Michael on November 28th, 2007
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Most employers now allow you to make changes to your 401(k) plans throughout the year. Still, annual enrollment is one of the precious few times people tend to review (even if briefly) their benefit decisions.

In addition, it’s also nearly the end of the year.

You: I knew there was a reason I read this blog. That’s real helpful. What gave you the insight? Christmas music?

Okay, okay. I make the point that the year is nearly out because certain opportunities will pass you by if you don’t take advantage soon.

You: The Black Friday sales? Darn it!

No, fortunately, that is not what I’m talking about. Rather, think about your employer match. We’ve talked in the past about the importance of an employer matching program–regardless of the calendar.

Yet December brings up some interesting opportunities. because your employer match is typically capped as a percentage of your pay per year.

You: Huh?

For example, your company may contribute 50 cents to your 401(k) plan for each dollar you contribute, up to the first 6% you contribute of your gross pay each year. In such a case, the most the employer will contribute equates to 3% of your gross pay.

You: That’s it? Just 3%?

Look at it as a 3% raise for no additional effort (i.e, more projects, getting in early, kissing up to the really weird guy in HR, etc.). Just an instantaneous 3% raise. You wouldn’t turn that down.
You: True enough. But where are you going with this? I haven’t been taking advantage of the 401(k) match as much as I could have been so far.

Usually the cap (the maximum matched) is per calendar year. So those who contribute aggressively see their matching contributions stop at some point during the year, not to begin again until the following January.

You: As I said, that’s not me.

I know. But the concept of the cap also presents an end of year opportunity if you have yet to take maximum advantage of your employer’s generosity. You can still receive enormous benefit from your employer’s matching program by aggressively saving between now and the end of the year.

Let’s take an example. Say your gross pay is $50,000 and you have a 50% match, capped at 6%. By contributing 10% of your gross pay for the month of December, you’ll save about $417. Your employer will chip in a matching contribution of $208, so $625 will be added to your 401(k).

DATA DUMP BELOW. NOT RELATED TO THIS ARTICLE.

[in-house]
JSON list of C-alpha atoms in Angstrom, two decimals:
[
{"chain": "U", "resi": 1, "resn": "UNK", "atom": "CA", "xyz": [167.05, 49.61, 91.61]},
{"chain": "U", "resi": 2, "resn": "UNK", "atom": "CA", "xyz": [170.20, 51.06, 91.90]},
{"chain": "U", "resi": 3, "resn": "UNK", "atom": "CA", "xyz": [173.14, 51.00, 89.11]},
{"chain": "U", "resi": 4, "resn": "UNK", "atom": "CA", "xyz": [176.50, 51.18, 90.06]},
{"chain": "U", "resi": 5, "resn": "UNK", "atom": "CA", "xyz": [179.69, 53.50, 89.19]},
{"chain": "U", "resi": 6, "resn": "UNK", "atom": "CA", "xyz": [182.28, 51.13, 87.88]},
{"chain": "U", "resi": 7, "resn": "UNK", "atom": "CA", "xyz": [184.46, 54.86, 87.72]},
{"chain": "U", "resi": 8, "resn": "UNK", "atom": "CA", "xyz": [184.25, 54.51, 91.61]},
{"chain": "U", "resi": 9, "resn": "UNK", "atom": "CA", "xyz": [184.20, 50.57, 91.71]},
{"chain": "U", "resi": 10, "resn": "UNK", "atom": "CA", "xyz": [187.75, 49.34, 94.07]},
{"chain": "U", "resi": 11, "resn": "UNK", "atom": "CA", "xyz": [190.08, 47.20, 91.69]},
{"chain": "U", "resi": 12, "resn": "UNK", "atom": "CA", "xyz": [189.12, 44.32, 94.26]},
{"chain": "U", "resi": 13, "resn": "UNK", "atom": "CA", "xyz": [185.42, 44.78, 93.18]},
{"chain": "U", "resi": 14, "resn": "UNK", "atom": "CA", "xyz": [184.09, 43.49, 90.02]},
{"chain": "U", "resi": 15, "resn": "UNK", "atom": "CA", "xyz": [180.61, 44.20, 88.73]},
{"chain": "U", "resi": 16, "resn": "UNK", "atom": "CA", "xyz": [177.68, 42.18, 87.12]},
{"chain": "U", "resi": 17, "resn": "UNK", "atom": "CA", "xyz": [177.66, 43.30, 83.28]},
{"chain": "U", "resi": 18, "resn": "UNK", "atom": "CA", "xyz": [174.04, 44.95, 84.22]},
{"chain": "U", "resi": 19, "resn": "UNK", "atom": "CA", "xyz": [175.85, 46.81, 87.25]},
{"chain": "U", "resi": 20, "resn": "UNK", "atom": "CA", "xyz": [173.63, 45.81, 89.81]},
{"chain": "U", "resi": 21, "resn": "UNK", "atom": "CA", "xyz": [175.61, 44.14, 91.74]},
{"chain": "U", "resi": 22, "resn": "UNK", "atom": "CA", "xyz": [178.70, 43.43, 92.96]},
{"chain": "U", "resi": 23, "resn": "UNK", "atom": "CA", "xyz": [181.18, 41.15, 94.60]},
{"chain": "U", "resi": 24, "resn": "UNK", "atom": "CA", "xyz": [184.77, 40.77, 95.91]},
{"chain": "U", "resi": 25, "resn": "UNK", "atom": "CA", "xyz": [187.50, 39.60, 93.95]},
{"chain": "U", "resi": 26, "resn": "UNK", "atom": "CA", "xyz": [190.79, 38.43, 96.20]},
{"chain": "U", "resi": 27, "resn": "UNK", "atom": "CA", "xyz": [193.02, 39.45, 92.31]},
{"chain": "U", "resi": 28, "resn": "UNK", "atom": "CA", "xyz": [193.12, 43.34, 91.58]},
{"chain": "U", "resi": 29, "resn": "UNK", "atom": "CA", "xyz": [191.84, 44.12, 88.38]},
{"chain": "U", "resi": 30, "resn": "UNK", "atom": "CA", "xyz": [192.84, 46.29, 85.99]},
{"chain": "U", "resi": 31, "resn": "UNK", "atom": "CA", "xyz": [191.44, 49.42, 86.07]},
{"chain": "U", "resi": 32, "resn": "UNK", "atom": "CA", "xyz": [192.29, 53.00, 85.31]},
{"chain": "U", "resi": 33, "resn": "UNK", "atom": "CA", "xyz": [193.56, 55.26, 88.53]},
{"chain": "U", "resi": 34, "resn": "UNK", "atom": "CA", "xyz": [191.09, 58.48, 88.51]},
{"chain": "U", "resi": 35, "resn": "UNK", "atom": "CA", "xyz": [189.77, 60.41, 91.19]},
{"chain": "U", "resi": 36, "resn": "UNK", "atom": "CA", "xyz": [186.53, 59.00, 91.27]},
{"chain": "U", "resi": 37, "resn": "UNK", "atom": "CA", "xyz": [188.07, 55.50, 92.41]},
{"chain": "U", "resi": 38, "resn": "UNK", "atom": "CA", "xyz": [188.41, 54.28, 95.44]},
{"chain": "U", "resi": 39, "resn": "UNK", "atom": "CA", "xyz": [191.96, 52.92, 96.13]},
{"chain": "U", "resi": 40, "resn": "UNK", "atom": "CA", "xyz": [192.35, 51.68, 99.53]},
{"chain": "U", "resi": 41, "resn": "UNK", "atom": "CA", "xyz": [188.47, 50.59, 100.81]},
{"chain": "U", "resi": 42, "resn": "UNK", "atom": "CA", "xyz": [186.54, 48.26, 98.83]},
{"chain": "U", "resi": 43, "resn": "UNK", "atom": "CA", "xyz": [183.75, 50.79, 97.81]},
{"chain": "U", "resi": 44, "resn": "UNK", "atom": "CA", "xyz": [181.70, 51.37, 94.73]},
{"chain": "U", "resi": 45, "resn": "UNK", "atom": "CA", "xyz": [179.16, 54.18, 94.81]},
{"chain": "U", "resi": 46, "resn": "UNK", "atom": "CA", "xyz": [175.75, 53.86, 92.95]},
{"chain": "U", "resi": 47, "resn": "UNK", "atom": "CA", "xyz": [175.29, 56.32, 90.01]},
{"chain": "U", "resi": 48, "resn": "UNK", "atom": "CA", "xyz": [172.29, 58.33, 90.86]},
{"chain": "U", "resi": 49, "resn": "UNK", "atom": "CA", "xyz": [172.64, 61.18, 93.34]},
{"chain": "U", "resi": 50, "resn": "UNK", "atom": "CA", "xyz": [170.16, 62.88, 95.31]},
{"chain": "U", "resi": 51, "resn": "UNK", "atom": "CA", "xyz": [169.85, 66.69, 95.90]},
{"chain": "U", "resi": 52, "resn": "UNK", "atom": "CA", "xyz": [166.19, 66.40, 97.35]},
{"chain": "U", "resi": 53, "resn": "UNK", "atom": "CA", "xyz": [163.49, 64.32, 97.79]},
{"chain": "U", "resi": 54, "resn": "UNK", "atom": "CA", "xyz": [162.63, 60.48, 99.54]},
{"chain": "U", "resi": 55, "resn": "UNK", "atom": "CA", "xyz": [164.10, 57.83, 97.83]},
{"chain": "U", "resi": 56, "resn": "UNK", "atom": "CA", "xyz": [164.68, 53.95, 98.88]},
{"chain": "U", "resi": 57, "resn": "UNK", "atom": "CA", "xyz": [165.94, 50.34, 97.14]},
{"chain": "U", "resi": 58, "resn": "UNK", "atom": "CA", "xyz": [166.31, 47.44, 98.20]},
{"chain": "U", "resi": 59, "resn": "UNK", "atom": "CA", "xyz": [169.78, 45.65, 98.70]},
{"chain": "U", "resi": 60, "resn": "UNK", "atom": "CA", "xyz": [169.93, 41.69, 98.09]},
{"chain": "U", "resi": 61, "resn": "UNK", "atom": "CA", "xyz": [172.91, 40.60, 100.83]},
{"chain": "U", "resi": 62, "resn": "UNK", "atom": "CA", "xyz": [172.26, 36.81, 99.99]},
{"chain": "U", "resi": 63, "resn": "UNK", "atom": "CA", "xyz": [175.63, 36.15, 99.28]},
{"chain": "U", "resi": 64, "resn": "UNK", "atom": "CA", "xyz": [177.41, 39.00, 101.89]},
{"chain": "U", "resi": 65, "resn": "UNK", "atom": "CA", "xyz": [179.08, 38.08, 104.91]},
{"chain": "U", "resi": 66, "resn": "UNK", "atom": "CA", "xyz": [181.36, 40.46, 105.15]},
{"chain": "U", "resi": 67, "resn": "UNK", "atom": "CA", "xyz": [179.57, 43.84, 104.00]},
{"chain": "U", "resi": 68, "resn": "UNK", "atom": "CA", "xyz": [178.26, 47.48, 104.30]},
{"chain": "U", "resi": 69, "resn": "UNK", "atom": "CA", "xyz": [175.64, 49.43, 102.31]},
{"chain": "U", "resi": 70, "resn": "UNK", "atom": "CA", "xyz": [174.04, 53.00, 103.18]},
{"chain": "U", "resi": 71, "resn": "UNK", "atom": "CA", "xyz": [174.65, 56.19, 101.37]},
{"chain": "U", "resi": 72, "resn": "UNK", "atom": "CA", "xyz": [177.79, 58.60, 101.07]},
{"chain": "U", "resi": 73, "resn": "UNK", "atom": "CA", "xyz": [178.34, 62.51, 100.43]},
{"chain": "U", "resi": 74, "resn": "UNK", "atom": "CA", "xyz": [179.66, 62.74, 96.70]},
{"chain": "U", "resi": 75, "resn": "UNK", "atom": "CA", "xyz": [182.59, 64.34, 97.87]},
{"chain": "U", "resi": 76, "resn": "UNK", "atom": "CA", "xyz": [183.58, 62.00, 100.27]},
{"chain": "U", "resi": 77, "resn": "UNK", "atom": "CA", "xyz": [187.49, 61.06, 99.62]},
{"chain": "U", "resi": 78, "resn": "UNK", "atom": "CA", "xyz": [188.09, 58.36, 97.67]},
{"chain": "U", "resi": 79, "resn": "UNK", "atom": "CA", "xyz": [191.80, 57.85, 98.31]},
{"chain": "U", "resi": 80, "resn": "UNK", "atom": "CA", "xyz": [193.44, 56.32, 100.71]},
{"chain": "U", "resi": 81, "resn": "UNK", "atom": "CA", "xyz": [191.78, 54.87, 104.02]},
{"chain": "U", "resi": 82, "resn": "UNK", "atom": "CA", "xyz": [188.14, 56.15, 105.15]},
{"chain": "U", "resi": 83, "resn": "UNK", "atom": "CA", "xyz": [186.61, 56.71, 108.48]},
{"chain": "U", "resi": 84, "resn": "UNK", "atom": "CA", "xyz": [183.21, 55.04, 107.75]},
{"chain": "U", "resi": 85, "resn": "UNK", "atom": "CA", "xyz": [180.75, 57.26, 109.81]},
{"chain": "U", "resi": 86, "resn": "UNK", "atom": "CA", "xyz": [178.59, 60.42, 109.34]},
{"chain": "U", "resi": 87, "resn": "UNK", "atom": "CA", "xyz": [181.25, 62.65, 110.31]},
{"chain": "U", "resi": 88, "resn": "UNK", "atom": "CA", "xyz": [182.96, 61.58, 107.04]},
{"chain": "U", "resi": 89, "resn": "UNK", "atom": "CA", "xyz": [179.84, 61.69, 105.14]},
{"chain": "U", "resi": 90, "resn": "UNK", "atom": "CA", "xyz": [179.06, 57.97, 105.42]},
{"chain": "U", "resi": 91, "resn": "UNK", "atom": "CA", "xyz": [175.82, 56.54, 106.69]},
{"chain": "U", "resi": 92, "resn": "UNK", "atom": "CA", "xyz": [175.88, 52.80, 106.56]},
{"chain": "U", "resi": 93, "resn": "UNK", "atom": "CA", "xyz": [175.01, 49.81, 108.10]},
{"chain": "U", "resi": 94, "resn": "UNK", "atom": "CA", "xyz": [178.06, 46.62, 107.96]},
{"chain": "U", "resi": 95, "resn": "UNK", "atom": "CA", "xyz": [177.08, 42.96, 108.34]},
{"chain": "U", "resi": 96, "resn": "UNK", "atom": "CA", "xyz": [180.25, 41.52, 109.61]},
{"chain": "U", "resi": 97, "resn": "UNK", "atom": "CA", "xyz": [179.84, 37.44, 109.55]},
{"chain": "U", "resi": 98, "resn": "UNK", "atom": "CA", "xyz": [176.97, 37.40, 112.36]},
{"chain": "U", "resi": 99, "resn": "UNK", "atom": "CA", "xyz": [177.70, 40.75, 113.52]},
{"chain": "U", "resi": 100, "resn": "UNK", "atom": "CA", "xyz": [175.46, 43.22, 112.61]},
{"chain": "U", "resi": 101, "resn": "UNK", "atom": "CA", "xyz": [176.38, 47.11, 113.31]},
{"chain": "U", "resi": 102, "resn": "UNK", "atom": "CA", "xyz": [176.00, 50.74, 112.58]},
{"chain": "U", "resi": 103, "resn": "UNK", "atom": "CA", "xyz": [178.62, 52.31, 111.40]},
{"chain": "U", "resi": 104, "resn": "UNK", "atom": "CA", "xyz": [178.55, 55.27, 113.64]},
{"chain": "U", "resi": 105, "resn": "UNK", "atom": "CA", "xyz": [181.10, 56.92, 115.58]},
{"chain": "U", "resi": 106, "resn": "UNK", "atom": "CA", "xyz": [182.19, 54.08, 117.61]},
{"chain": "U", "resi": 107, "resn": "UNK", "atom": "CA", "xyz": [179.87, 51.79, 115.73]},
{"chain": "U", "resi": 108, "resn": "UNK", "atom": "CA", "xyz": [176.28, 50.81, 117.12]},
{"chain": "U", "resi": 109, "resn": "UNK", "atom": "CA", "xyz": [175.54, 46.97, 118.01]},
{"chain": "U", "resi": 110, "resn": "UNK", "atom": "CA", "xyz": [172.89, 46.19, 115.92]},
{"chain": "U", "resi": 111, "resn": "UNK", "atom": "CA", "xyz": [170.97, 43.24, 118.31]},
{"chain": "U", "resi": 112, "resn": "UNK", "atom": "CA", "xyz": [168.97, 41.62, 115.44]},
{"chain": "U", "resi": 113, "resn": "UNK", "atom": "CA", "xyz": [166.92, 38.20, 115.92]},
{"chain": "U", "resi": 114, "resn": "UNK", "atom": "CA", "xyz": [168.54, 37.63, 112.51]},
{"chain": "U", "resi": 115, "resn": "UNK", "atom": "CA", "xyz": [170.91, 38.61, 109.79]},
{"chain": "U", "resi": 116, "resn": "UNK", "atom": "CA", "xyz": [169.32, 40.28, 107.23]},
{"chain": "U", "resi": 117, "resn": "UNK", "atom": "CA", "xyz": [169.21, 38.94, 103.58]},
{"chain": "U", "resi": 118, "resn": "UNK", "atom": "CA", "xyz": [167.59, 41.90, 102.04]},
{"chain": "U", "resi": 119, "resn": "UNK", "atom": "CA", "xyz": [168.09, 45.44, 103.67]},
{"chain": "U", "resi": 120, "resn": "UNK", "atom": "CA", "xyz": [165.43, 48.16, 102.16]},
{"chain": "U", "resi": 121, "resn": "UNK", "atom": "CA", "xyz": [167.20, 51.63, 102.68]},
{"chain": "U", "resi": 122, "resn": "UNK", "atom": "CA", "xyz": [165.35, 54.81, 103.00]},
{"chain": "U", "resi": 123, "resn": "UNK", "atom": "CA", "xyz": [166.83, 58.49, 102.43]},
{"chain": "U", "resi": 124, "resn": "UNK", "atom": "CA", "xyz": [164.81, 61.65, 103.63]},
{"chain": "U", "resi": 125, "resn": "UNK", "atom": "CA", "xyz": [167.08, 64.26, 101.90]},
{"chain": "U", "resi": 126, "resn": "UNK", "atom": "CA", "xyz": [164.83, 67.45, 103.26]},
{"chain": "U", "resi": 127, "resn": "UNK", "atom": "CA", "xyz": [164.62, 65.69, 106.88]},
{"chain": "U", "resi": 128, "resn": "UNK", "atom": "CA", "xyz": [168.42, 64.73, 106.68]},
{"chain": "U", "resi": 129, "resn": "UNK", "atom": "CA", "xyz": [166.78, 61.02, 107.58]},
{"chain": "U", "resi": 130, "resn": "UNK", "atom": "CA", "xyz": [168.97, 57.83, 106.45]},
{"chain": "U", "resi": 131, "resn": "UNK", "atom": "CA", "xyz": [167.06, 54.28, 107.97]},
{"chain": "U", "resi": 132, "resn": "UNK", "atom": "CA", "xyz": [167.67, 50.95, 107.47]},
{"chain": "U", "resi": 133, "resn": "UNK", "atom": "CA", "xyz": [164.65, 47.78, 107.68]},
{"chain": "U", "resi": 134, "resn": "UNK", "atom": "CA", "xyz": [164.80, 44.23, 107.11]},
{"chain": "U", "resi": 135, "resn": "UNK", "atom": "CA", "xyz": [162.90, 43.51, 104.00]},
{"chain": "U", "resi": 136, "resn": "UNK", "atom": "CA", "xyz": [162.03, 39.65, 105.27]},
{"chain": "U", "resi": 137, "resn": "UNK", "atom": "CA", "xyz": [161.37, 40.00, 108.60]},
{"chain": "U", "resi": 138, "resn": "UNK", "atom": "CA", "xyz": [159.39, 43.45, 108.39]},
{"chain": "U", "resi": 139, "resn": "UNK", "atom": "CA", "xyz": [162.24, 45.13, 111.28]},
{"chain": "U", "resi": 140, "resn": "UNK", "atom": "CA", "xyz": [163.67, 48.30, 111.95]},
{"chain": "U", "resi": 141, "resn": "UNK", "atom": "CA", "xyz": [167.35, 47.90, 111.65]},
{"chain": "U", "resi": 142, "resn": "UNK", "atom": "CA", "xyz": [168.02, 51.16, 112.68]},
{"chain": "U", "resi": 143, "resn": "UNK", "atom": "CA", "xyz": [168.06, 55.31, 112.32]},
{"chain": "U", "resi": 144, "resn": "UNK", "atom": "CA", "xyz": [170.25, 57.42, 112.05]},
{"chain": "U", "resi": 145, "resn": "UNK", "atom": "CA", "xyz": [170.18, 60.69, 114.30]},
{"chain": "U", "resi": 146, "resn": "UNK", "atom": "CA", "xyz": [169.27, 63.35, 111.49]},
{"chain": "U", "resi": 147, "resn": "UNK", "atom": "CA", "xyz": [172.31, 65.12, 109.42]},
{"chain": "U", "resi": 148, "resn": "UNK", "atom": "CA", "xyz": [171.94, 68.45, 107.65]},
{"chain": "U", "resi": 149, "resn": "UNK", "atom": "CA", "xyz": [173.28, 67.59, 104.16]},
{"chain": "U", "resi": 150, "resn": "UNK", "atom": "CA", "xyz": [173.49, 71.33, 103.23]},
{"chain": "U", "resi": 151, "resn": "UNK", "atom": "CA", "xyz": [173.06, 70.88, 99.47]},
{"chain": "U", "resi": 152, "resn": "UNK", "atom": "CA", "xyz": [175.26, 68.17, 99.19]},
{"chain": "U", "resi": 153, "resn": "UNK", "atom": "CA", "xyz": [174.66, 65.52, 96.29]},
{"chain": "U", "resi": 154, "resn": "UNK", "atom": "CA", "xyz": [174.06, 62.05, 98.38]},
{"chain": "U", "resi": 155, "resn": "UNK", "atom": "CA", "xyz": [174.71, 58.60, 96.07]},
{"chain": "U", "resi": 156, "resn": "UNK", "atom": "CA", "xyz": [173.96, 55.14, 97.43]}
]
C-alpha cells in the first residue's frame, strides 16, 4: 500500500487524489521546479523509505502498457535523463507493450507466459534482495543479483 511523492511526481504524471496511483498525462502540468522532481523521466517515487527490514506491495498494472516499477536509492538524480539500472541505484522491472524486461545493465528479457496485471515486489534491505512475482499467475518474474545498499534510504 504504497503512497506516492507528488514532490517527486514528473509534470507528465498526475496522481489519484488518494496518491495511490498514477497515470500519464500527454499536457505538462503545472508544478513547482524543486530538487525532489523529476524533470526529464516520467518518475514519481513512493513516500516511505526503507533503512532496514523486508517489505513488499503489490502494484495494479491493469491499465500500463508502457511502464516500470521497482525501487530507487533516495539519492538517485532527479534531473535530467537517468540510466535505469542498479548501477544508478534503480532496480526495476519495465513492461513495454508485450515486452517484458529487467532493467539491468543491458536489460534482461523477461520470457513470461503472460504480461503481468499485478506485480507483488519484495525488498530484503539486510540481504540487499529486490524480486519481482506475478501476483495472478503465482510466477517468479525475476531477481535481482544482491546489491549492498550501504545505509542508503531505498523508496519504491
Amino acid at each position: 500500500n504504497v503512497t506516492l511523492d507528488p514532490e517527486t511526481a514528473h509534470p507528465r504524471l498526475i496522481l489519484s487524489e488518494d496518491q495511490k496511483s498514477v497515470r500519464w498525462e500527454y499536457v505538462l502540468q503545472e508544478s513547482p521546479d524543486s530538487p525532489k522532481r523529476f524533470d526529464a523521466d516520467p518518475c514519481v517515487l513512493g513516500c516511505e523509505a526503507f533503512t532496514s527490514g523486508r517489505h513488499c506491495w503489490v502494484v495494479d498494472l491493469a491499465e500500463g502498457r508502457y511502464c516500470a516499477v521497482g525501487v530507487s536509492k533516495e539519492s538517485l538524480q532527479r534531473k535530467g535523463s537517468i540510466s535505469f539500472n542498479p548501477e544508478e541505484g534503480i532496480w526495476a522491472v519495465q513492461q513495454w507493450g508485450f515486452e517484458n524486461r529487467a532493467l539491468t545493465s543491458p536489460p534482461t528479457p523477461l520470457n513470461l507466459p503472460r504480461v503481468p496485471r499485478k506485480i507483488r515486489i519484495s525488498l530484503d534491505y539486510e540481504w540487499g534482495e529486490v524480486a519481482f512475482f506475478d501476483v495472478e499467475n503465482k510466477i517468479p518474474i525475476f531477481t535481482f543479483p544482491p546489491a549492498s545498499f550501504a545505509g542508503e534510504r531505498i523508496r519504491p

You: But I don’t have $417.

You don’t need $417 because this strategy won’t cost you $417.

You: How so?

Remember, a 401(k) contribution saves you taxes, as that $417 contribution would have only been about $313 had taken it in your paycheck. (Perhaps less, depending on your state). So the “cost” is far less, perhaps half, of what you wind up adding to the account?

You: Half?

Half. Your cost is $313, yet $625 is added to the account.

You: Wow.

Keep in mind that the most your employer would have matched all year long is $1,500 (that’s the 3% maximum of your $50,000 salary). While you won’t get that much money for one month’s effort, you’ll actually get 14% of your maximum possible match just by participating aggressively in December.

If you can afford more than 10% for the month, you’d claim even more of that “free money.” So, if you’ve just recently started a job and are thinking about taking care of this retirement planning concept in January, don’t delay! Take some of your 2007 matching money right away.

You: But what about me? How am I going to be able to save 10% when I haven’t been able to save anything so far? Plus, the holidays are coming. Isn’t this the most difficult time of year to save?

You could argue that. It’s also one of the easiest, since more of your expenses this time of year are discretionary (wants) vs. non-discretionary (needs). You choose to spend more this time of the year rather than being truly compelled to. Think of buying tickets for someone to see “Rent” vs. paying rent).

For one thing, look at The Top 10 Saving Strategies if you haven’t already done so. Many people tell me after they understand how much free money they are turning down, saving becomes much easier.

In addition, if you are one of those folks who is always getting a big tax refund, consider temporarily lowering your tax withholdings for the rest of the year. Do so at the same time that you raise your 401(k) contribution. This calculator can help you with your numbers.

You just might find that you can actually increase your net pay, increase your 401(k) contribution, and get the free money a match provides — all at the expense of an income tax refund you shouldn’t want anyway (a dollar today is far better than a dollar a few months from now).

There are so many opportunities at the end of the year — with or without annual enrollment. Take advantage. Choose to live Beyond Paycheck to Paycheck.

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